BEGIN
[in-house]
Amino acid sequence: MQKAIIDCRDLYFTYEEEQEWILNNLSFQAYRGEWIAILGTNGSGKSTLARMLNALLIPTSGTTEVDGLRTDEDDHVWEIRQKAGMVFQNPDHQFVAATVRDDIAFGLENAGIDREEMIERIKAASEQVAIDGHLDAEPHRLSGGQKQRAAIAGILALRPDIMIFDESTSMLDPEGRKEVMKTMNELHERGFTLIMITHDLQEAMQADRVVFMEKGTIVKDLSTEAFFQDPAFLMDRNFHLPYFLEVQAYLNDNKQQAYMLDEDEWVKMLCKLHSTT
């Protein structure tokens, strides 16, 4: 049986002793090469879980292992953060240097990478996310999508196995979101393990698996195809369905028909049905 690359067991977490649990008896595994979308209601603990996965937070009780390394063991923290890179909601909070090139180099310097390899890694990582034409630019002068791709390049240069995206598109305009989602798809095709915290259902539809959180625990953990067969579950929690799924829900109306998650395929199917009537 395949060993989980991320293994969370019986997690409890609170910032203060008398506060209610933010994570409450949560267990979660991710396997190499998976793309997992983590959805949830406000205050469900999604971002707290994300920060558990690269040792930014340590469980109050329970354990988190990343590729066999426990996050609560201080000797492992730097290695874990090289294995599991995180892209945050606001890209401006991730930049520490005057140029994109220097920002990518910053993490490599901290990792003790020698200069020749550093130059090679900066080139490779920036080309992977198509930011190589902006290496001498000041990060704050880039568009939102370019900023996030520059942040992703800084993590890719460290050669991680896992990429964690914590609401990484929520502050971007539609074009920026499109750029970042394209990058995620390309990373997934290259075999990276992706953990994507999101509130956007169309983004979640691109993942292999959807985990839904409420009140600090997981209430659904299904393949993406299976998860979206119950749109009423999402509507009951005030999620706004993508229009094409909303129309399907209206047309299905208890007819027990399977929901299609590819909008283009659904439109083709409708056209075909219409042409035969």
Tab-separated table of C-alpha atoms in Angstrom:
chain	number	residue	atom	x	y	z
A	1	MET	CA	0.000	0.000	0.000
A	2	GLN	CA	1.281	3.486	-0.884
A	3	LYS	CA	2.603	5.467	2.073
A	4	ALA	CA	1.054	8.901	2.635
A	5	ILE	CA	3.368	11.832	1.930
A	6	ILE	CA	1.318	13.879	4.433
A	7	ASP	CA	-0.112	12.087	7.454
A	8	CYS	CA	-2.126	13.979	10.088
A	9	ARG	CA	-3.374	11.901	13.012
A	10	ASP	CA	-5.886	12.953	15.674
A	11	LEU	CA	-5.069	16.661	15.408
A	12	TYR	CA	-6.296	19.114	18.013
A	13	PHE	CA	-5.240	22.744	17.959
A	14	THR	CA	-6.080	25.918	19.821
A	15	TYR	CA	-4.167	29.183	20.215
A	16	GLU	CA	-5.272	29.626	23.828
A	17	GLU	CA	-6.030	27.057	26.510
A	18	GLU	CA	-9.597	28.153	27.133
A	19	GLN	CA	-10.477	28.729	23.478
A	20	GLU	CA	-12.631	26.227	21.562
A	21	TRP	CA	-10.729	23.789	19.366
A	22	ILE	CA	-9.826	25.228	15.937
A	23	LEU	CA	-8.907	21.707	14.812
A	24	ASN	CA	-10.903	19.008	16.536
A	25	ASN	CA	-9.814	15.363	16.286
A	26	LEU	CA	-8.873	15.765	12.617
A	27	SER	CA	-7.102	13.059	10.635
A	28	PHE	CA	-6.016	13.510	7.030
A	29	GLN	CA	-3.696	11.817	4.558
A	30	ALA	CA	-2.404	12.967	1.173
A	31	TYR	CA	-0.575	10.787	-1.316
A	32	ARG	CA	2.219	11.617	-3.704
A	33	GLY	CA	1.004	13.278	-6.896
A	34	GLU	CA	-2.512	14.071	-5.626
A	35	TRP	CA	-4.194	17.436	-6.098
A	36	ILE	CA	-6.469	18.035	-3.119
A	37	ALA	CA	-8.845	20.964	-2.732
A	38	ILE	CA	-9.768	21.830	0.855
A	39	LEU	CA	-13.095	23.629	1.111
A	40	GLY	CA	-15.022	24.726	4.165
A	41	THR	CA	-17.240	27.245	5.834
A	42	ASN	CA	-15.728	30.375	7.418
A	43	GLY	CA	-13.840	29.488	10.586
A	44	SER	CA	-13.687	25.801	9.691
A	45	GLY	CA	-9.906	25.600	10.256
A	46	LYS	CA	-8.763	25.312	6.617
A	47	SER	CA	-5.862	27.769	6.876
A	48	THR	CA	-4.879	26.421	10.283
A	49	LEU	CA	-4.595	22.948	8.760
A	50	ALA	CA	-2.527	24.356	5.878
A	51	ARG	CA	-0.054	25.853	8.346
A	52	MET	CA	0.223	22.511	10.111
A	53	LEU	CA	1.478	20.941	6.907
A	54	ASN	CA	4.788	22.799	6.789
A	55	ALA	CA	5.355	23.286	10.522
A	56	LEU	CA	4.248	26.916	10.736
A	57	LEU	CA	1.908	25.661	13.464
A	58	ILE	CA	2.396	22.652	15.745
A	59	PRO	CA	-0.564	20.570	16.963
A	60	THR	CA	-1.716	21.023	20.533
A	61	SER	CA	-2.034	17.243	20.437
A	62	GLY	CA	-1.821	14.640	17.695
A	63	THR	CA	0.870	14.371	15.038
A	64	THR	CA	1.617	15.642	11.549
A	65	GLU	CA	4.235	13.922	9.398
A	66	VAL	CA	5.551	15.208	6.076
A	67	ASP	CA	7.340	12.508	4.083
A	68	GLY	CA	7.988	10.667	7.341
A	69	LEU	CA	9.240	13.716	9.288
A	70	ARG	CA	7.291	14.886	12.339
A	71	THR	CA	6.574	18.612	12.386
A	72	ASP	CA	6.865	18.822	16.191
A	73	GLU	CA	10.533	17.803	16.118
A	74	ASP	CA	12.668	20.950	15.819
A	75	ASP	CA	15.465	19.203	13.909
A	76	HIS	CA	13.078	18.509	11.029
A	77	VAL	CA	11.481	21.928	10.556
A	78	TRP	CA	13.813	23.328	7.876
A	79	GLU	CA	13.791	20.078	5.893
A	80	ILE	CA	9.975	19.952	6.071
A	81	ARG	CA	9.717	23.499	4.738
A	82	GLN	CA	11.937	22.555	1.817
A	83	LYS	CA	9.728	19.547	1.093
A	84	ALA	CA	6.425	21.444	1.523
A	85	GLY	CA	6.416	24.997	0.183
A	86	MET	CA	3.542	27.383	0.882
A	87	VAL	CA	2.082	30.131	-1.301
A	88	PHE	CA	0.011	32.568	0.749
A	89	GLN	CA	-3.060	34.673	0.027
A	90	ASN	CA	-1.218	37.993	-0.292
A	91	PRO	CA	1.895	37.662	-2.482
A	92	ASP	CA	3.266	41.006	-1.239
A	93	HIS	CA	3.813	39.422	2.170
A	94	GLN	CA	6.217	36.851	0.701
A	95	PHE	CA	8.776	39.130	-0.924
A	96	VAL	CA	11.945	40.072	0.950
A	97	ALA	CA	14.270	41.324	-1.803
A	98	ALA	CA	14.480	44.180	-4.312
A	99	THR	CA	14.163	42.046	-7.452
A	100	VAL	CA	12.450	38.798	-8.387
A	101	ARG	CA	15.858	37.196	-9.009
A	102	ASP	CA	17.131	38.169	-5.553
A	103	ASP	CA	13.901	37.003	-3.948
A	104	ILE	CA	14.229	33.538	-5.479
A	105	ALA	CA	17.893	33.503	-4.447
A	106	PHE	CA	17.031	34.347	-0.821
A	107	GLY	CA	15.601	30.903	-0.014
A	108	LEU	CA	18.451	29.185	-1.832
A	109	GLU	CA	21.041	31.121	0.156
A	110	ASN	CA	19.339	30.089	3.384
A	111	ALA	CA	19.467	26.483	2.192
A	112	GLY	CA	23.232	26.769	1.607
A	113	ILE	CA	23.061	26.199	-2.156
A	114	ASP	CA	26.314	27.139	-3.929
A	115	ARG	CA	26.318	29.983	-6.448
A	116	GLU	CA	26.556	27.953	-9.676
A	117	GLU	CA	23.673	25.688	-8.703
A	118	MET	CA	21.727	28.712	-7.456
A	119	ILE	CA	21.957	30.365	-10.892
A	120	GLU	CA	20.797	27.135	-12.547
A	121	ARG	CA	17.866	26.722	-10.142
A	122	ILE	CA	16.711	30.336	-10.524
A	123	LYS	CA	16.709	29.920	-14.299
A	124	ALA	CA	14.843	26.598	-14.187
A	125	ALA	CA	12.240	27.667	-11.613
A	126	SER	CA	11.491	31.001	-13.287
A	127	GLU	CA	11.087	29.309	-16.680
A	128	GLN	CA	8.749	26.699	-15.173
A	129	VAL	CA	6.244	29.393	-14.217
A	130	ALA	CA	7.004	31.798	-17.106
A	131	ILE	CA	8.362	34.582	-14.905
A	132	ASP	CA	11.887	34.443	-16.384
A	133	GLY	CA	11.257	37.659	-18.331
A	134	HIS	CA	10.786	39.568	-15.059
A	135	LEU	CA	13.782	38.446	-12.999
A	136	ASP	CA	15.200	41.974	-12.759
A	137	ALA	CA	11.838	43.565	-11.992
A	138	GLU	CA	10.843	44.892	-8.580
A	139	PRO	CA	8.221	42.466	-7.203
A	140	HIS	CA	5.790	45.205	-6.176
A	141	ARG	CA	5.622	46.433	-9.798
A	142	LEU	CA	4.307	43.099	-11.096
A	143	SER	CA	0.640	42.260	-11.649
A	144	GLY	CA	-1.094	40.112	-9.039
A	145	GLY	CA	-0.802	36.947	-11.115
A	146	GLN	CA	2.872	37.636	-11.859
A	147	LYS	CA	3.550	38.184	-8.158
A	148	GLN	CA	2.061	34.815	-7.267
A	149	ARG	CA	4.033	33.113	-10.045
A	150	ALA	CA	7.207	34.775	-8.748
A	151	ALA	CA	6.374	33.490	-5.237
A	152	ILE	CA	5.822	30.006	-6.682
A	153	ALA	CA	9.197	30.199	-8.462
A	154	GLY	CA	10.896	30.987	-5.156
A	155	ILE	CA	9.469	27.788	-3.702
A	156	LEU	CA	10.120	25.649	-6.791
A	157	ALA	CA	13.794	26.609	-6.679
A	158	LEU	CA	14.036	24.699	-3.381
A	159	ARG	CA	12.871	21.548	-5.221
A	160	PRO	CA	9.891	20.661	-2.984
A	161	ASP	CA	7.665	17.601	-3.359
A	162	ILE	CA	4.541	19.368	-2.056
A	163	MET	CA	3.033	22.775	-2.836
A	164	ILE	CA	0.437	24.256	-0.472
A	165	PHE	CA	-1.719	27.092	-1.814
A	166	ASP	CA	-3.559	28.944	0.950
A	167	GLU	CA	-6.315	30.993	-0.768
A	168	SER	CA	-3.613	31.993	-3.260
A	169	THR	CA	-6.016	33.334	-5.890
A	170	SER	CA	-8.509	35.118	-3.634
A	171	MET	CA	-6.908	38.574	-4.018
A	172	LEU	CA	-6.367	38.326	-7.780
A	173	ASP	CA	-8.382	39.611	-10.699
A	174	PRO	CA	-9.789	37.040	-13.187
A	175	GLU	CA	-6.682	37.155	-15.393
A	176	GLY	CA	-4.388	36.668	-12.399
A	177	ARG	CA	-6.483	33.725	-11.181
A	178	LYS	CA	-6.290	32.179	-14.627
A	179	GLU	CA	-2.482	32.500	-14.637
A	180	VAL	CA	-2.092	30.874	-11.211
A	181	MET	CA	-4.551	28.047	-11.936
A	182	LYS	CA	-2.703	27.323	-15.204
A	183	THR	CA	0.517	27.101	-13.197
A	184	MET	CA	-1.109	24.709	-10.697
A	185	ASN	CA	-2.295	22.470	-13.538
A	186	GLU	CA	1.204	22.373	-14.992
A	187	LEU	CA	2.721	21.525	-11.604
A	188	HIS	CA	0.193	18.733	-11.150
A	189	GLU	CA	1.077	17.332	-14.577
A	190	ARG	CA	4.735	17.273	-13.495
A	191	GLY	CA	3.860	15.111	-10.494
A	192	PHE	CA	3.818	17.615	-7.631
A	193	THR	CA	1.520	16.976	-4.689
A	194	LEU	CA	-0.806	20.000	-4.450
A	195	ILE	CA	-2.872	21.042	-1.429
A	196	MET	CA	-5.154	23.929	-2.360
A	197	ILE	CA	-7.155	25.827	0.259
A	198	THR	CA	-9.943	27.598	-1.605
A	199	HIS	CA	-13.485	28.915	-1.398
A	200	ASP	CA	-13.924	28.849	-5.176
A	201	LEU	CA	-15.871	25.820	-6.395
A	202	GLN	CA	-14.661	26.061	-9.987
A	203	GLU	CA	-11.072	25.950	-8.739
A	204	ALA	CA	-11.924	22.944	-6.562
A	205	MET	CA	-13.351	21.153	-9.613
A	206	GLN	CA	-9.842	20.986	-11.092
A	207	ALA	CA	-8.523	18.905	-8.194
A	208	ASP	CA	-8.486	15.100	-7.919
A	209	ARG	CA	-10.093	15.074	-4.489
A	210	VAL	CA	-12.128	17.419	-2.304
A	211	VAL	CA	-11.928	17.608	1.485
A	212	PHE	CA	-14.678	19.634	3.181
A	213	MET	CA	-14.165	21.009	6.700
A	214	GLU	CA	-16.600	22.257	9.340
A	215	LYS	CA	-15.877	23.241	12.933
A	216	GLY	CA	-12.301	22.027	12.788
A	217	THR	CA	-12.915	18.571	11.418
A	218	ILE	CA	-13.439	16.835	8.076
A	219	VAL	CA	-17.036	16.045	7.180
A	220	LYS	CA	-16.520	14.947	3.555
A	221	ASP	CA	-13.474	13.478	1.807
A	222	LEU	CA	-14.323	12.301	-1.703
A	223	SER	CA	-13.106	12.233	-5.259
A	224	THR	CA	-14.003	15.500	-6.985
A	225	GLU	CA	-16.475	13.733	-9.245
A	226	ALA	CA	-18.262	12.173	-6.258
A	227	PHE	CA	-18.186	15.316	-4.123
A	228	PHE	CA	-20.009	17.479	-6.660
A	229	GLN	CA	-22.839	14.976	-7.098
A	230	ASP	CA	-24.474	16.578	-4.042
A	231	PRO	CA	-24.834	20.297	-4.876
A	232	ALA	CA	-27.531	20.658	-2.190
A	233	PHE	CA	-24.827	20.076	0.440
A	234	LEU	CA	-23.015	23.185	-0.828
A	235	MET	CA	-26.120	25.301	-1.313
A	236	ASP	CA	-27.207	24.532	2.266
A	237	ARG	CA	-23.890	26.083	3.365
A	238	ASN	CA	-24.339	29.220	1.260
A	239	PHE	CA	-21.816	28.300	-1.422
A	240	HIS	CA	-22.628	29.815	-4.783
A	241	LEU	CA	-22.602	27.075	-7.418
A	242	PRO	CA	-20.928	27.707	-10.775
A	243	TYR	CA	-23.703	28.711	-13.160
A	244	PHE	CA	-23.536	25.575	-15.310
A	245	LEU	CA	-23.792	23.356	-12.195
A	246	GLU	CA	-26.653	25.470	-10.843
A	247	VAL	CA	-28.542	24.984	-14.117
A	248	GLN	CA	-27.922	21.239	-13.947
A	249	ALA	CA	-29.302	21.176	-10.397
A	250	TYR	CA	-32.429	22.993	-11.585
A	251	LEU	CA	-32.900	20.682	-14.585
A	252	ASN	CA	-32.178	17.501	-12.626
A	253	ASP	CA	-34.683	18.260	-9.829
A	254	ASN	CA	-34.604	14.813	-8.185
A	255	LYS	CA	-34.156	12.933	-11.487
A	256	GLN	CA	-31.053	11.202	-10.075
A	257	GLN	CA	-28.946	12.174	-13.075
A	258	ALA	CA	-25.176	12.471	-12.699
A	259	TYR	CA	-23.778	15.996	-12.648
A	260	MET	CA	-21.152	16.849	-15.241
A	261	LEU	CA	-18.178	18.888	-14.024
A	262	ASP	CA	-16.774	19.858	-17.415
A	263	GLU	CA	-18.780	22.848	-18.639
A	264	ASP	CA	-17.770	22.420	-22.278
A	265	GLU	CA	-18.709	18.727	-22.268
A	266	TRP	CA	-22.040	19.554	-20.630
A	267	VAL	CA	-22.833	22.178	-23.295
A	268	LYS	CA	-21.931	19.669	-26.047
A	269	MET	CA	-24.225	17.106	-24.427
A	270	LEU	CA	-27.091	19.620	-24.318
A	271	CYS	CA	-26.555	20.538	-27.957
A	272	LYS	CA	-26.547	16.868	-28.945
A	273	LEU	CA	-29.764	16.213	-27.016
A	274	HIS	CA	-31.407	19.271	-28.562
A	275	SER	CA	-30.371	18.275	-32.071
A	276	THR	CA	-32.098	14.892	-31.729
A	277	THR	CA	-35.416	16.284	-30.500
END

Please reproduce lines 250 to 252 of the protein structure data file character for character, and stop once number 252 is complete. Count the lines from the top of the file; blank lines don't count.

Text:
A	245	LEU	CA	-23.792	23.356	-12.195
A	246	GLU	CA	-26.653	25.470	-10.843
A	247	VAL	CA	-28.542	24.984	-14.117